“Most guys try to keep up that pace with him and they get tired. But I’m like a cardio machine. I knew I was going to wait and when he slowed down, I would take over. It went exactly how I expected it.”
Aside from being forced to fight off a choke attempt on the ground in Round 3, Anderson began to dominate all aspects of his game against Nemkov. But an accidental head butt caused by Anderson leaping in to attempt a punch while Nemkov was on his back opened up a nasty cut above the champion’s left eye.
Anderson is still sore at how quickly the fight was waved off and ruled a no contest without the referee or ringside physician giving Nemkov’s corner a chance to address the bleeding. Despite the direction the fight appeared to be heading with Anderson in control, Nemkov was given a rare mulligan to start fresh and do it over this weekend inside Wintrust Arena.
“I’m not fighting the same Nemkov. It’s a whole new person,” Anderson said. “Now he has intel. He’s going to go back to everything he knows. You know that his coach is Fedor [Emelianenko] so you know he’s going to be legit. I have to come back with something that he didn’t see before.”
The stakes remain the same for Anderson on Friday, only this time he’s the favorite. He will still be fighting for the tournament title, the cash prize and the Bellator MMA light heavyweight championship all in the same bout. But he also believes he’s still fighting to make believers out of everyone who has repeatedly doubted him, everyone from oddsmakers and his former employer to fans and media.
Although Nemkov’s first pro defeat came against current UFC champion Jiri Prochazka at the 2015 RIZIN World Grand Prix, Anderson owns a pair of decision wins over the two UFC champions that preceded him (Blachowicz, Glover Teixeira). It’s because of that, mixed with the dominant performances he has had against Bader and Nemkov in consecutive fights, that Anderson believes he has a chance to exit the cage as the best 205-pound fighter in the world.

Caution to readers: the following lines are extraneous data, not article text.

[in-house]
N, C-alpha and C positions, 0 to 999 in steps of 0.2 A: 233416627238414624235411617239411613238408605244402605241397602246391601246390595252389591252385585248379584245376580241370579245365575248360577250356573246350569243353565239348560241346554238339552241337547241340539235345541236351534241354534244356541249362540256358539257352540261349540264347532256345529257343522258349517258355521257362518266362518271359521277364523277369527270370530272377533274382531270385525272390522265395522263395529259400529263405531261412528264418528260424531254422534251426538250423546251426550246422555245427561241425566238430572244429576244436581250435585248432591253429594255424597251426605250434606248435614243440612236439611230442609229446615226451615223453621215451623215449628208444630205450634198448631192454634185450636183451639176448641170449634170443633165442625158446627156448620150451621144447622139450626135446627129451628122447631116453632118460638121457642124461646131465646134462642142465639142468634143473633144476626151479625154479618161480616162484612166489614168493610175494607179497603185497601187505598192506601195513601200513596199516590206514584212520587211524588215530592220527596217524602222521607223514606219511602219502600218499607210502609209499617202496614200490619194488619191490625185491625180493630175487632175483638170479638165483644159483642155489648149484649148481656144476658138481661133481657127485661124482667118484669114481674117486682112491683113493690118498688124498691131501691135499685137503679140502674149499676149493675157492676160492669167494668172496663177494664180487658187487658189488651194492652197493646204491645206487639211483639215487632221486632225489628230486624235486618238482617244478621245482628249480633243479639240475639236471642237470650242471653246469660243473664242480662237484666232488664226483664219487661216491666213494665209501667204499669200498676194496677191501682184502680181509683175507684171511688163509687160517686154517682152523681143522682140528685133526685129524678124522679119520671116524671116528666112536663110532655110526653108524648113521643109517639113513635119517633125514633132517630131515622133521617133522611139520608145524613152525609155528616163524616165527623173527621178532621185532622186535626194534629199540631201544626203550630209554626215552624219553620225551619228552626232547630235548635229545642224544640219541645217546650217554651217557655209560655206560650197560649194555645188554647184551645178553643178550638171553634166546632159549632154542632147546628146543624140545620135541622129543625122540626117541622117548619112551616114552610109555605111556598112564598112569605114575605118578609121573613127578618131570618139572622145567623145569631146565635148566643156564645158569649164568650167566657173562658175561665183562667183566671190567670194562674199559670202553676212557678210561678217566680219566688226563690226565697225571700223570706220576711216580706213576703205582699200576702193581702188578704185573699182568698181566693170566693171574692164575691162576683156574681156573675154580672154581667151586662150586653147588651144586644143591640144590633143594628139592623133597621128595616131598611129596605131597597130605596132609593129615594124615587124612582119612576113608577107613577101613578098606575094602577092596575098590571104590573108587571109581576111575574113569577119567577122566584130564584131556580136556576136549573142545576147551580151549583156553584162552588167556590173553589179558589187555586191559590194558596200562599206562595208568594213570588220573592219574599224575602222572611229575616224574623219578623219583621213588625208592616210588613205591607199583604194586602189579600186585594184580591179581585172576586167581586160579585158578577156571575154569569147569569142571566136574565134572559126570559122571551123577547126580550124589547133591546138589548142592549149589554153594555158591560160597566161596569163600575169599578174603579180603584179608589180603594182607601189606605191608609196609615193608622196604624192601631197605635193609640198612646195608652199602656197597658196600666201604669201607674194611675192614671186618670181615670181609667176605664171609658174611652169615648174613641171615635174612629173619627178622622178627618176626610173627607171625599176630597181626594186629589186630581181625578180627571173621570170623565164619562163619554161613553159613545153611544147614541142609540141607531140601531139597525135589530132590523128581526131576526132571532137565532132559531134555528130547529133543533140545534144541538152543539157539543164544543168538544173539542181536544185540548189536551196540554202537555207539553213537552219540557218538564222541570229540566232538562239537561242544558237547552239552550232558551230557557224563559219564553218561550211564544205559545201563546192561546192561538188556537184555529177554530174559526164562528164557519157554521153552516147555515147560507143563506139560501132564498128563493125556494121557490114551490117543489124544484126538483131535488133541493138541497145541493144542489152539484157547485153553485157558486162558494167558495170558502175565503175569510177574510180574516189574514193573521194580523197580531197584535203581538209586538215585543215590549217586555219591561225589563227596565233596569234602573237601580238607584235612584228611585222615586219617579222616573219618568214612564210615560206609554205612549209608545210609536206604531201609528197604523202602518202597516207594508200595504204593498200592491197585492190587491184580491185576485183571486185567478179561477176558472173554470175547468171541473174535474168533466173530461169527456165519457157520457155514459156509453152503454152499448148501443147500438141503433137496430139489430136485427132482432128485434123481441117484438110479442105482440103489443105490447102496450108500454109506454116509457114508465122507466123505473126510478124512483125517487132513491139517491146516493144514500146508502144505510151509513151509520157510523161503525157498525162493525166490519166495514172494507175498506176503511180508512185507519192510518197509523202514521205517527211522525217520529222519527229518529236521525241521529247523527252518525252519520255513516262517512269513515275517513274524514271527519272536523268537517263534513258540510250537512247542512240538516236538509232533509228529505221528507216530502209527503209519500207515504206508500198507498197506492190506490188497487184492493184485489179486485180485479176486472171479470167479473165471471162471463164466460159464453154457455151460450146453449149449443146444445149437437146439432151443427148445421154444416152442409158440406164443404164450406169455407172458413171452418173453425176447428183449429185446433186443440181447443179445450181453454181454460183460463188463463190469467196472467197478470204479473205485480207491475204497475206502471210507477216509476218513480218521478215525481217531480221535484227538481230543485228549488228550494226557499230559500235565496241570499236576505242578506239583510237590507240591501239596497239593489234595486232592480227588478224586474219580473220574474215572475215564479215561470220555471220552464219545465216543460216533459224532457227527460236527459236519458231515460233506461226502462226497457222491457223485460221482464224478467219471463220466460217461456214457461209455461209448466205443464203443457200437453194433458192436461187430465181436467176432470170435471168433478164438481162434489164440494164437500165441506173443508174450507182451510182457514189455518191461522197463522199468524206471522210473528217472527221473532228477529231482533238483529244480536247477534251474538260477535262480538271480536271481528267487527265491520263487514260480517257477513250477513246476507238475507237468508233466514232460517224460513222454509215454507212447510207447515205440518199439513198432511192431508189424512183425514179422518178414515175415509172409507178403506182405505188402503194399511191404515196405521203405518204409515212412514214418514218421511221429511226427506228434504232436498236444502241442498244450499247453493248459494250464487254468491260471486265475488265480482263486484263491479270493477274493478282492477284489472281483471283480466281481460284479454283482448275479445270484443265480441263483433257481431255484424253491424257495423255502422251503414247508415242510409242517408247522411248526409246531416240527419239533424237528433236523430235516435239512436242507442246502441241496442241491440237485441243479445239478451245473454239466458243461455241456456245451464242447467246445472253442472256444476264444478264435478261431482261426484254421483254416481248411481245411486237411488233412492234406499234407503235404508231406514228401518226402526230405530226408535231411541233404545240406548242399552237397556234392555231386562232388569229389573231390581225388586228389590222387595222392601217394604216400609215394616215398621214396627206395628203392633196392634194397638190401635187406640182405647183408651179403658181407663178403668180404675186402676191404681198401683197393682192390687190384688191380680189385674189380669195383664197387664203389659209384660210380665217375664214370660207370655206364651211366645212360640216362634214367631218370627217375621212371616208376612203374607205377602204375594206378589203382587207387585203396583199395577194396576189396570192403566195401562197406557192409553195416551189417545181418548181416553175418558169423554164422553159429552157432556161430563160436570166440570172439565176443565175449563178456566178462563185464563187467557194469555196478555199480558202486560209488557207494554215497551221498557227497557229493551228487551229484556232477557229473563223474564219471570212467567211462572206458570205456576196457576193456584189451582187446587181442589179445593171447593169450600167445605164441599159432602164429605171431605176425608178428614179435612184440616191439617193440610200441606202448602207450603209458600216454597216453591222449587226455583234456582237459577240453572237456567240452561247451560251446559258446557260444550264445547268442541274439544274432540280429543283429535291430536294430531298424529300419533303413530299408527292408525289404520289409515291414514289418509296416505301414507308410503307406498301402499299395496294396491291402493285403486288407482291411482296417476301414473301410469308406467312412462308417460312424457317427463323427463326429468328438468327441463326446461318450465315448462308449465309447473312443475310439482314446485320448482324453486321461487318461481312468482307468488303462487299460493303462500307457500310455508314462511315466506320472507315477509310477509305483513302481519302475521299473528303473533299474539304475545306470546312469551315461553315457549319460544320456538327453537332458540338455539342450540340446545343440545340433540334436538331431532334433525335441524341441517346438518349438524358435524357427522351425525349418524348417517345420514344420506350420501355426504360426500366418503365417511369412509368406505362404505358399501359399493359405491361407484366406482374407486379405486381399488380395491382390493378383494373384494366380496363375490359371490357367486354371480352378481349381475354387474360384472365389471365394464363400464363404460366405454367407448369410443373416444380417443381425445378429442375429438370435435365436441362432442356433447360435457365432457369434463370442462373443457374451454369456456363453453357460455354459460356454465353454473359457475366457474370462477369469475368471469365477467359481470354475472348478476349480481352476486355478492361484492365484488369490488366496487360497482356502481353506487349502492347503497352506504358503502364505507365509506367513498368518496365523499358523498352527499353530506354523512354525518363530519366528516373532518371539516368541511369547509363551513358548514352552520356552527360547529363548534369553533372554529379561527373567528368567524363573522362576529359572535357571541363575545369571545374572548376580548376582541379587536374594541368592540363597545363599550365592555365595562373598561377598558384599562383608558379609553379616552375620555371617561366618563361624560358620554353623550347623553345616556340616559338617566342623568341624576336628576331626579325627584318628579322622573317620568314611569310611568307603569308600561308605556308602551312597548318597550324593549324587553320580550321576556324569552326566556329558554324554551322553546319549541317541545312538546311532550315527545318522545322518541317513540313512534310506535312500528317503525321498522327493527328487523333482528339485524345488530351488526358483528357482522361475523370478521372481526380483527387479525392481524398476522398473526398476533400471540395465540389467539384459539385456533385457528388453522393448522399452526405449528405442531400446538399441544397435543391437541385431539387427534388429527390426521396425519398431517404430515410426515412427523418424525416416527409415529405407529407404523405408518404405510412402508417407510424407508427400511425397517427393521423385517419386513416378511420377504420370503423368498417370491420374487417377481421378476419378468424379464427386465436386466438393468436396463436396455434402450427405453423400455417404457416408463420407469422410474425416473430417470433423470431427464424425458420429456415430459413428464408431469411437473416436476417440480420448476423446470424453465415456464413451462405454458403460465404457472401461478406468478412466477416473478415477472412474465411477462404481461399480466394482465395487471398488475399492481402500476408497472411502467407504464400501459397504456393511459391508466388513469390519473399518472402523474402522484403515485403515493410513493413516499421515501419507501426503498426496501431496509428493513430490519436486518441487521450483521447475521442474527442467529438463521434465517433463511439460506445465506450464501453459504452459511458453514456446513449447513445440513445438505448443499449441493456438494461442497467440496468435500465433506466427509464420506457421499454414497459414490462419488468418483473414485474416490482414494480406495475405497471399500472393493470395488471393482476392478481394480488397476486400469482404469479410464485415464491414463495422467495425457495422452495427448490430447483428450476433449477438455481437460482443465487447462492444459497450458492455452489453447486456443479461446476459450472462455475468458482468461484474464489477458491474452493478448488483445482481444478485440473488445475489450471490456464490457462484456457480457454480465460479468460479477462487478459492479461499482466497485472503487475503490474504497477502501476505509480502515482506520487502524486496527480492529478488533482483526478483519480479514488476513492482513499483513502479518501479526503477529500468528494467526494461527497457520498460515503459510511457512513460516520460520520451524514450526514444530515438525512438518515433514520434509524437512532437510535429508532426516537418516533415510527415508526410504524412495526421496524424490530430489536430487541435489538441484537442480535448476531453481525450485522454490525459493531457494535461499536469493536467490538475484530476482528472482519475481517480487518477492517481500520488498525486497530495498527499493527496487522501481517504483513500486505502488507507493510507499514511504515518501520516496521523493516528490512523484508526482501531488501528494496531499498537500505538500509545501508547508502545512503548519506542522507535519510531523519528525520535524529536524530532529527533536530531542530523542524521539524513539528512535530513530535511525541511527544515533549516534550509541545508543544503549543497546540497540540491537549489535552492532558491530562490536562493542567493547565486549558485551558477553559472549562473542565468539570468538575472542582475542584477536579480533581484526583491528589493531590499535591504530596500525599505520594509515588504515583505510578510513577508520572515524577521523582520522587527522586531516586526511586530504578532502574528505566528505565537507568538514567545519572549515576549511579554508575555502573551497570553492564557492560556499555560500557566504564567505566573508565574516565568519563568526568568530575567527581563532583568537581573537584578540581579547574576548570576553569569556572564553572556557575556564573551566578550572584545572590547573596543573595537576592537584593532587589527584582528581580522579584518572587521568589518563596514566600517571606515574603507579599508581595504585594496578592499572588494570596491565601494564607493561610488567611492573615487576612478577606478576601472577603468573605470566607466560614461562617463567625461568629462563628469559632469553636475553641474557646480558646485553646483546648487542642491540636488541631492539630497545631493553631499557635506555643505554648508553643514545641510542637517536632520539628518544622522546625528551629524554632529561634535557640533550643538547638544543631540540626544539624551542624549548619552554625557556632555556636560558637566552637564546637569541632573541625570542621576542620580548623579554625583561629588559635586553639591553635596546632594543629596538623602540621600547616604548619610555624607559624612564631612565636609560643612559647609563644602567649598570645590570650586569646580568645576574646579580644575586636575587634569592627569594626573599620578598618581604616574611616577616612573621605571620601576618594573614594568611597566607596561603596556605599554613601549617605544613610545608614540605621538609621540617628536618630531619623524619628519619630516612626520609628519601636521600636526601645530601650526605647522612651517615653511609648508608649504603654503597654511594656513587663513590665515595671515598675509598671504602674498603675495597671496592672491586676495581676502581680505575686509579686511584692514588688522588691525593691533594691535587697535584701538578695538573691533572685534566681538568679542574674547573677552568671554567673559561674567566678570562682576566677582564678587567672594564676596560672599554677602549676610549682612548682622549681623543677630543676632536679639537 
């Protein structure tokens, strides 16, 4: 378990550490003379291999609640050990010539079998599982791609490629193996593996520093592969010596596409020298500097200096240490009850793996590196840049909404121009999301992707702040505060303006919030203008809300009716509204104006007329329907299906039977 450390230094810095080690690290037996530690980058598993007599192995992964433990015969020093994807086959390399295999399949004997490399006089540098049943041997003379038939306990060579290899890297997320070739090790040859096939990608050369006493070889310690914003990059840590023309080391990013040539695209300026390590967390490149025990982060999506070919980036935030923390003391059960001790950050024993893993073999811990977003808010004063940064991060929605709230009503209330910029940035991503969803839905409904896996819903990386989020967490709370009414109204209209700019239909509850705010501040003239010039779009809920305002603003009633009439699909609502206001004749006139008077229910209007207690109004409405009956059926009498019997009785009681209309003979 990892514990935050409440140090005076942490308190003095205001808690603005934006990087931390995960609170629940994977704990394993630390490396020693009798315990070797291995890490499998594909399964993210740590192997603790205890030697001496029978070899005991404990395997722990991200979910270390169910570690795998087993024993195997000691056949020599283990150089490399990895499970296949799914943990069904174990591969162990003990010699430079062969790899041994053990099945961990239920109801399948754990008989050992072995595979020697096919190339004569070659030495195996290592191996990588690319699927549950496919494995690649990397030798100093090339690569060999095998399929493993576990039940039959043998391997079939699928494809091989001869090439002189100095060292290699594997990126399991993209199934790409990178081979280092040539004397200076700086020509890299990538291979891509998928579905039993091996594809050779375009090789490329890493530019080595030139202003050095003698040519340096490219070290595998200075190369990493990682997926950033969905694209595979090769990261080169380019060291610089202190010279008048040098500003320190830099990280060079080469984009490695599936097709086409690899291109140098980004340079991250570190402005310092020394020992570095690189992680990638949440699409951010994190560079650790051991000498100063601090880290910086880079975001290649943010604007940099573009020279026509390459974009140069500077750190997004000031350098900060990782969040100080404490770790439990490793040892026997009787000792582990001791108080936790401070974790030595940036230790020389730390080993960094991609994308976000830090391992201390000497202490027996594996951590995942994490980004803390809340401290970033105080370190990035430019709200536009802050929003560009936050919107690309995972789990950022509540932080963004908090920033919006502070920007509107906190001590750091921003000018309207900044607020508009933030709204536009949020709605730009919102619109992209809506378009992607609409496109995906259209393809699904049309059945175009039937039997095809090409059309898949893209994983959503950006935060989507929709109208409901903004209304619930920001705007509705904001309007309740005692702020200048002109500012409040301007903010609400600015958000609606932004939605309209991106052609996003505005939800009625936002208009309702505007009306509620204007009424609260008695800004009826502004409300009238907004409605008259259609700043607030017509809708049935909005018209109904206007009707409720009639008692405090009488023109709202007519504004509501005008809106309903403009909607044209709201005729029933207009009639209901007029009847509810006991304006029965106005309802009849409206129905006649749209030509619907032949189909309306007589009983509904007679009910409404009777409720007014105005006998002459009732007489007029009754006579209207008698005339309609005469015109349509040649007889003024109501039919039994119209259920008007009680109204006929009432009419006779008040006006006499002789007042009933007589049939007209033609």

Not only has the evolution of his striking made Anderson a much more potent dual-threat, his confidence also appears to be at an all-time high after the obstacle-filled journey just to get to this point. But as he showed against Nemkov, a respectable wrestler in his own right, his Plan A of weaponizing his cardio and forcing opponents to their backs remains difficult to beat, even if Nemkov has already had nearly 15 minutes of cage time as preparation.
“You know he’s going to be thinking about [the takedown],” Anderson said. “The way I wrestle is different. I’m just relentless and I’m grinding. I put it on you. There is no one that can emulate that [in training camp] unless it’s me. I’m always thinking what he’s going to do different this time. If he keeps striking me, he gives me more opportunity to take him down.”
Nemkov, who doesn’t speak English, has kept a typically low profile entering the rematch and hasn’t shown his cards. That hasn’t stopped Anderson from constantly envisioning what his dream of becoming a champion will look and feel like.
Anderson, who splits time between his main home in Illinois and a second one in New Jersey, not far from where he trains, said he closes every night at the latter residence staring at a space on the wall above the television in his bedroom.
“I go to bed and I envision a shadow box and the belt up [in it],” Anderson said. “That spot has been there since I moved into the house for that reason. I’ve been visualizing hoisting the belt since I got into the game. ‘I came here to be the best in the world. I don’t want to be one of the best fighters in the world, I want to be the best. I want to hold the belt up.”